PE, vice president, facilities and construction

Mount Carmel Health System, a Member of Trinity Health (Columbus, Ohio)

Mission statement: “My team’s role is one of enabling—we don’t provide the direct touch or care to patients, but we enable the caregivers to provide the best service possible. Our ability to provide a renovated or new work/care space is very fulfilling and personally rewarding.”

Who he is: Cozier managed highly complex logistical projects during his 24 years of active service with the U.S. Navy’s Civil Engineer Corps, where he built military installations around the globe. He next set his eyes on healthcare, taking a post at Cleveland Clinic leading construction efforts for the health system. For the last six years, he’s been at Mount Carmel Health System, where he oversees a range of major new construction and campus transformation projects, including facility planning, design, construction, and coordinating physical plant operations and maintenance. As a registered professional engineer, he’s also active with several industry organizations, including the American Society for Healthcare Engineering, Builder’s Exchange, and Construction Owners Association of America.

Year in review: In early 2015, Mount Carmel embarked on a significant capital investment program centered on two major projects: a $307 million modernization of Mount Carmel East and a $360 million greenfield replacement hospital at its Grove City, Ohio, campus. Cozier led construction efforts, activation planning, equipment planning and procurement, and budget and schedule management for both. In June, a new 128-bed tower opened at Mount Carmel East, while the Mount Carmel Grove City hospital is scheduled to open by the end of the year. Additionally, Cozier spearheaded implementation of capital project management software that centralizes the tracking and management of the nearly 500 projects executed each year by the facilities and construction team. As a result of his efforts, the system was adopted at all five Mount Carmel campuses and then across Trinity Health’s entire portfolio.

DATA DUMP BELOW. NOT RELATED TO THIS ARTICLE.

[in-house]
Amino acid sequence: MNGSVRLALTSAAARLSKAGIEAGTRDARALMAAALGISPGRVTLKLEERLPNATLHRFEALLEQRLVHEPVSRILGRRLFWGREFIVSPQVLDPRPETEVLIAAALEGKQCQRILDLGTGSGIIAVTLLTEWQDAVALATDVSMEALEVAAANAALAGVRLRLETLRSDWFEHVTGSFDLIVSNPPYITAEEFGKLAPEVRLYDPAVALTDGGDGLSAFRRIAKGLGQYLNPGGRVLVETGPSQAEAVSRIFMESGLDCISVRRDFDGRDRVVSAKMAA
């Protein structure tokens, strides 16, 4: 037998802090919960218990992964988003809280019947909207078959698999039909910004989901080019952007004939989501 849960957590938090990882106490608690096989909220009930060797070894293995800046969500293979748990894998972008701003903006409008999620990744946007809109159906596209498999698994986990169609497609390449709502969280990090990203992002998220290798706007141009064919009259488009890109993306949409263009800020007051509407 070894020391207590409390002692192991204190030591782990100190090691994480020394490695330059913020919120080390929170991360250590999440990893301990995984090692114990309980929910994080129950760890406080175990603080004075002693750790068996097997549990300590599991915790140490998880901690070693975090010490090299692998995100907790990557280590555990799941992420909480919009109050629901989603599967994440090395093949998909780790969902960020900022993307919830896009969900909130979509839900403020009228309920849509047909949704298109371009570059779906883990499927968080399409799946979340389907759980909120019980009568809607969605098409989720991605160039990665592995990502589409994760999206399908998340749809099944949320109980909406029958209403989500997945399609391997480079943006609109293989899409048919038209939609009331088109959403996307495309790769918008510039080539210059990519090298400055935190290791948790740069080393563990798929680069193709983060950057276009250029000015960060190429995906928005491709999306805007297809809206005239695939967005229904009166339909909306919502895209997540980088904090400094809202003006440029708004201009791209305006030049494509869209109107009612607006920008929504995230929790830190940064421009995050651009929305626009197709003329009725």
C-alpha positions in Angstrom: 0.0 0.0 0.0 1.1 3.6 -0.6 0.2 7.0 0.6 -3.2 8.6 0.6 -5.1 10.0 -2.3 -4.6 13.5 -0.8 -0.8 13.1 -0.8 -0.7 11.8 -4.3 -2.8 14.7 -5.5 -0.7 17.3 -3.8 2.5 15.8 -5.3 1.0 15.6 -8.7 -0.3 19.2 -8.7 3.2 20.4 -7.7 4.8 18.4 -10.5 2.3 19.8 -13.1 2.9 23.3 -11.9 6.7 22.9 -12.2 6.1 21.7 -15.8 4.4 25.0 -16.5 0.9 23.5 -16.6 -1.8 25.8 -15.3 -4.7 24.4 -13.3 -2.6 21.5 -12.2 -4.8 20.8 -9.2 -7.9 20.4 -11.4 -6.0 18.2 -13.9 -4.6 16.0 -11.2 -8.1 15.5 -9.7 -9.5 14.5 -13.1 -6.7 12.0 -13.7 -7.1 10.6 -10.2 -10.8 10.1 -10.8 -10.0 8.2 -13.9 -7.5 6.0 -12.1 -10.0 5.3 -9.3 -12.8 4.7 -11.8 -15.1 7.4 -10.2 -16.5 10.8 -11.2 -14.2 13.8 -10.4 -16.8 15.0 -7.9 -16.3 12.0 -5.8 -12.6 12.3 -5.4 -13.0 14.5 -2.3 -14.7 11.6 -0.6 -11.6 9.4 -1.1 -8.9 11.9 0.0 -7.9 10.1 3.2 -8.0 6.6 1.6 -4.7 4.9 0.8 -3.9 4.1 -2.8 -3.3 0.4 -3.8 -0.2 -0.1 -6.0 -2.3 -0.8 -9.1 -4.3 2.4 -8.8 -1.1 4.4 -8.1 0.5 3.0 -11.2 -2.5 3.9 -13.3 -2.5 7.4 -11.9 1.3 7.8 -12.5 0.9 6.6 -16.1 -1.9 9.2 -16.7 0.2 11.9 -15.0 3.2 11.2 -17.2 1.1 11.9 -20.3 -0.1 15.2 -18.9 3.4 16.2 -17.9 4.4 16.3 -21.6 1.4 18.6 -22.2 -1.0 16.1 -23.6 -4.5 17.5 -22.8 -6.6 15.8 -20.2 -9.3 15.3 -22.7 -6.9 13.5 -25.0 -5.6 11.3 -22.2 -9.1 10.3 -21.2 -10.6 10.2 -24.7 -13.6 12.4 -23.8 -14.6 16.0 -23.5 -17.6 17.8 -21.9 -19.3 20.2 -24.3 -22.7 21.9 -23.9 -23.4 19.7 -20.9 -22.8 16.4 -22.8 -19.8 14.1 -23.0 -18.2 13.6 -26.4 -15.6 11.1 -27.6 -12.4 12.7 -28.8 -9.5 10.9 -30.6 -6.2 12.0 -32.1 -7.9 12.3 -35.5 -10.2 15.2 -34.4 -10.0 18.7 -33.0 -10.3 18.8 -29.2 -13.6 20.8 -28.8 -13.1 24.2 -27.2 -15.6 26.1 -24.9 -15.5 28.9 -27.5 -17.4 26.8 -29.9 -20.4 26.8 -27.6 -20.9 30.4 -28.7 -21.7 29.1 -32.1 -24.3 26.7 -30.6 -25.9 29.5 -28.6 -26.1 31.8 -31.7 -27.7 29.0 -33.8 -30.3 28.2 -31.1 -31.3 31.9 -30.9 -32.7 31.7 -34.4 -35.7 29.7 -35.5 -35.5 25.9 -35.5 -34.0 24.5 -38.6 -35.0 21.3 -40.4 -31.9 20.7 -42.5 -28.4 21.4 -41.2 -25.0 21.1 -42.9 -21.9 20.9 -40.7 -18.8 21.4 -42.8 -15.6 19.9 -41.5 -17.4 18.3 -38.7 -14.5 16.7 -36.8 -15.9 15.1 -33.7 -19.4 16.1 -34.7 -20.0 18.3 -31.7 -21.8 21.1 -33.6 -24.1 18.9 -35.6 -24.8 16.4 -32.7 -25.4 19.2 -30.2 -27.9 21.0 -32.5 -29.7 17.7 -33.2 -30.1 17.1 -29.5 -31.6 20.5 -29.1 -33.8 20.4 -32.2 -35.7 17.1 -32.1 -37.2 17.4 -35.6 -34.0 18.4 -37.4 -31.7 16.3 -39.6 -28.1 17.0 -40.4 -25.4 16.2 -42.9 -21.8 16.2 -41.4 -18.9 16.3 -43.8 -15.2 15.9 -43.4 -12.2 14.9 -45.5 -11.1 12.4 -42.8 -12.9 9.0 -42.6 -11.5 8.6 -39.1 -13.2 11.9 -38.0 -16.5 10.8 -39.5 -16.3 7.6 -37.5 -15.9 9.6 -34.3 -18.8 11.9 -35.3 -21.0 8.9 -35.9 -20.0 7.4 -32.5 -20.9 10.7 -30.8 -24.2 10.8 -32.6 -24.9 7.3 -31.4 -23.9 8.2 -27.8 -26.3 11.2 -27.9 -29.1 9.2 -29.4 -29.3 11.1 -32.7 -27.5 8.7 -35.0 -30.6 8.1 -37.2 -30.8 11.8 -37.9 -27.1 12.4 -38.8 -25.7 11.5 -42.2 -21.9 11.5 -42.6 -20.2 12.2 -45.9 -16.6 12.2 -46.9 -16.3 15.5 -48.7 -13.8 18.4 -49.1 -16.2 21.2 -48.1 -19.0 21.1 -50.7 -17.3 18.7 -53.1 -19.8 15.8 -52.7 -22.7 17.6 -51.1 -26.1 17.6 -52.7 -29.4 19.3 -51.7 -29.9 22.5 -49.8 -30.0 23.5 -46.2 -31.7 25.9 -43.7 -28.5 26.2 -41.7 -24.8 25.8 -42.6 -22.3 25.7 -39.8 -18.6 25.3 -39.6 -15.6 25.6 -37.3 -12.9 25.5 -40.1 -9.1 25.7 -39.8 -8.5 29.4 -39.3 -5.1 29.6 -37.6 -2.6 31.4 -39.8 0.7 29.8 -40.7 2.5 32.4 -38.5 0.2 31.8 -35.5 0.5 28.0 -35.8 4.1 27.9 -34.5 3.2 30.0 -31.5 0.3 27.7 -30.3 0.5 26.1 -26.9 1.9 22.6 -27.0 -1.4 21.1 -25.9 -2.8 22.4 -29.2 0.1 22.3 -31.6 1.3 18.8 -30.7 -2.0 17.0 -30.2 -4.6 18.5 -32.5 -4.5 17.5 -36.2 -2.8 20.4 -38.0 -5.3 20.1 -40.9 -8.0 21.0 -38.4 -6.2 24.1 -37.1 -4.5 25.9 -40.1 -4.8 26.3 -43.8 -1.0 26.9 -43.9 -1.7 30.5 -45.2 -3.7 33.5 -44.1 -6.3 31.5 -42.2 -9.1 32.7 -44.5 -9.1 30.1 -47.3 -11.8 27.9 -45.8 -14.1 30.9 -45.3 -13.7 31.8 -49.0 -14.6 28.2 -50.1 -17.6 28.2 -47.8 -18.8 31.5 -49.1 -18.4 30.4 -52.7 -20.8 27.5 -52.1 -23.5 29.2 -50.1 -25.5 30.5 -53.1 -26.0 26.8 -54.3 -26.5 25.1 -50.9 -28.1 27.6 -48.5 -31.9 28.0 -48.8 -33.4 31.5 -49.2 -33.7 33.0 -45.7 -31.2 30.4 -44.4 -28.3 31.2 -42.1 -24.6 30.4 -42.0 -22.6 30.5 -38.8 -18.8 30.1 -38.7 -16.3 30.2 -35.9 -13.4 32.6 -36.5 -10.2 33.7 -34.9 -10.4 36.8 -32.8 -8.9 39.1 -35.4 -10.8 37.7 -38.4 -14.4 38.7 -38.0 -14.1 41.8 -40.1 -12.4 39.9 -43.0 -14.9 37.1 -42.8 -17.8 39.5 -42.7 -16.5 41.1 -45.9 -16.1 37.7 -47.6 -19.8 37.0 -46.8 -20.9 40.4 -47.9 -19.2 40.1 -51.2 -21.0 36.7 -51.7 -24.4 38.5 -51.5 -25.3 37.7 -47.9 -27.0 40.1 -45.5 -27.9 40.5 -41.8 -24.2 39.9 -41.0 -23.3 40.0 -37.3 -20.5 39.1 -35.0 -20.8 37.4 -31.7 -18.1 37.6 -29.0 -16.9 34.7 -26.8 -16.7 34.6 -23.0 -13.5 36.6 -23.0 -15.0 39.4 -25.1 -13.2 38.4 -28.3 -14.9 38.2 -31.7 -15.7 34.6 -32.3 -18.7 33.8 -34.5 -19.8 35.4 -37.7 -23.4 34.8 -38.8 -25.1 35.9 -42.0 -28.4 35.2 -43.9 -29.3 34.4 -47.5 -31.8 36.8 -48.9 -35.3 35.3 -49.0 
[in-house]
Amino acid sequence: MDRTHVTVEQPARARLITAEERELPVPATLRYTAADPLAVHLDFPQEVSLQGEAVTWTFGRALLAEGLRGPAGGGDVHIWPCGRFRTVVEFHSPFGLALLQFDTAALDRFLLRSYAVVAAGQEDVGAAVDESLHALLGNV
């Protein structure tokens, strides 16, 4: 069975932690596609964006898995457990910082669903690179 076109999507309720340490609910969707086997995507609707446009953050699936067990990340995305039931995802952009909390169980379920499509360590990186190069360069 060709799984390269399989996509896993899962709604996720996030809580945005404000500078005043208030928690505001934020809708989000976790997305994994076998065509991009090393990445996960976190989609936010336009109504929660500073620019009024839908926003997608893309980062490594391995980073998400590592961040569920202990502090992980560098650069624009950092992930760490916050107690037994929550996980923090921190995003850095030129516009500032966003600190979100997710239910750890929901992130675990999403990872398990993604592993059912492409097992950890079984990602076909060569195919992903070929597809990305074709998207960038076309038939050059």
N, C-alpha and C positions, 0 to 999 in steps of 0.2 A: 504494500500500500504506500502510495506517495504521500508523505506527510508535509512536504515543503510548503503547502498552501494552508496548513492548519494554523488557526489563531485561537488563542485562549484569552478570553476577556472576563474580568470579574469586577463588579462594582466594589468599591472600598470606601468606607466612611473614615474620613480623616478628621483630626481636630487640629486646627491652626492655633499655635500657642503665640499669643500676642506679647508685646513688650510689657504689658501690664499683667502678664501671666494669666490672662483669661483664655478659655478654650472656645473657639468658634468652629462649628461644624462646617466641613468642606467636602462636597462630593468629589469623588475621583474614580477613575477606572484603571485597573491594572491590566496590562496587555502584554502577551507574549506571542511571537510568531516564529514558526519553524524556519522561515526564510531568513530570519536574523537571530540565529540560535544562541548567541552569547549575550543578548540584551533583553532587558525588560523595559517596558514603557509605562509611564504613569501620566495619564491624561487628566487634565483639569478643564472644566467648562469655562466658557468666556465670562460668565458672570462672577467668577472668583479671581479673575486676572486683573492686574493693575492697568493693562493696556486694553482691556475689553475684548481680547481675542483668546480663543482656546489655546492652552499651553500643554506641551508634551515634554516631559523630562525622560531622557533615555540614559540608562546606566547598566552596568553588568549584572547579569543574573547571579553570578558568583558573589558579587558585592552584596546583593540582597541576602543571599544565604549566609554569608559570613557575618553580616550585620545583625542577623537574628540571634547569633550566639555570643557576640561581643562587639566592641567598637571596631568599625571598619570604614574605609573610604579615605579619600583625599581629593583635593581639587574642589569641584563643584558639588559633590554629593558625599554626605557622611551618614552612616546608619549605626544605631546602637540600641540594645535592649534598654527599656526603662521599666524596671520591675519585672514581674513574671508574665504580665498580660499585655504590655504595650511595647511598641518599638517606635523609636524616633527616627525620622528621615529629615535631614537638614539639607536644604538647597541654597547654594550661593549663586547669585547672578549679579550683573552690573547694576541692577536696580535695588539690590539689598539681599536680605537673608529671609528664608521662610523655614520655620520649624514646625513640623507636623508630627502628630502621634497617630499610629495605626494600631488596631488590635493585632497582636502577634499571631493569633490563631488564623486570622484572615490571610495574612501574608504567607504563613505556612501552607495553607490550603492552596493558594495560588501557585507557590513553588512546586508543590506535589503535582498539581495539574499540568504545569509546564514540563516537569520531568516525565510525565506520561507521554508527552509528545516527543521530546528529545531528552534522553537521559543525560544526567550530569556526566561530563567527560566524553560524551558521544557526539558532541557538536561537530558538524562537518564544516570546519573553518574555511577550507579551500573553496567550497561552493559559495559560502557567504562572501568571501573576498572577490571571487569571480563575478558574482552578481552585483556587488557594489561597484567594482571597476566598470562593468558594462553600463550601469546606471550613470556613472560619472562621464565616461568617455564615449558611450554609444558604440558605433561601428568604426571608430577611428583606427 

Industry impact: Cozier employed a collaborative team approach to both capital improvement projects and coordinated design and construction “sameness,” resulting in operating rooms, patient units and rooms, equipment, and other elements in common at both locations. This allowed Mount Carmel’s staff to benefit from improved efficiency and reduced training as they move between campuses. Project costs were also reduced through higher volume purchases and common design elements. He also implemented a process to document design decisions, aiding in timely design and construction execution and continuity in the projects, even as individuals and team members changed. Throughout the projects, Cozier has contributed to system learning within Trinity Health, as well, with a goal of developing and refining standards, guidelines, processes, and benchmarking for Trinity. In addition to transforming Mount Carmel, Cozier has also empowered facilities management staff to implement energy-efficiency and water-safety programs, such as LED lighting retrofits and reduced water-treatment chemical consumption.

What’s next: In the coming months, Cozier will focus on ambulatory projects to position care sites closer to patients, hospital infrastructure upgrades and replacements, and continuous improvement in facilities maintenance services.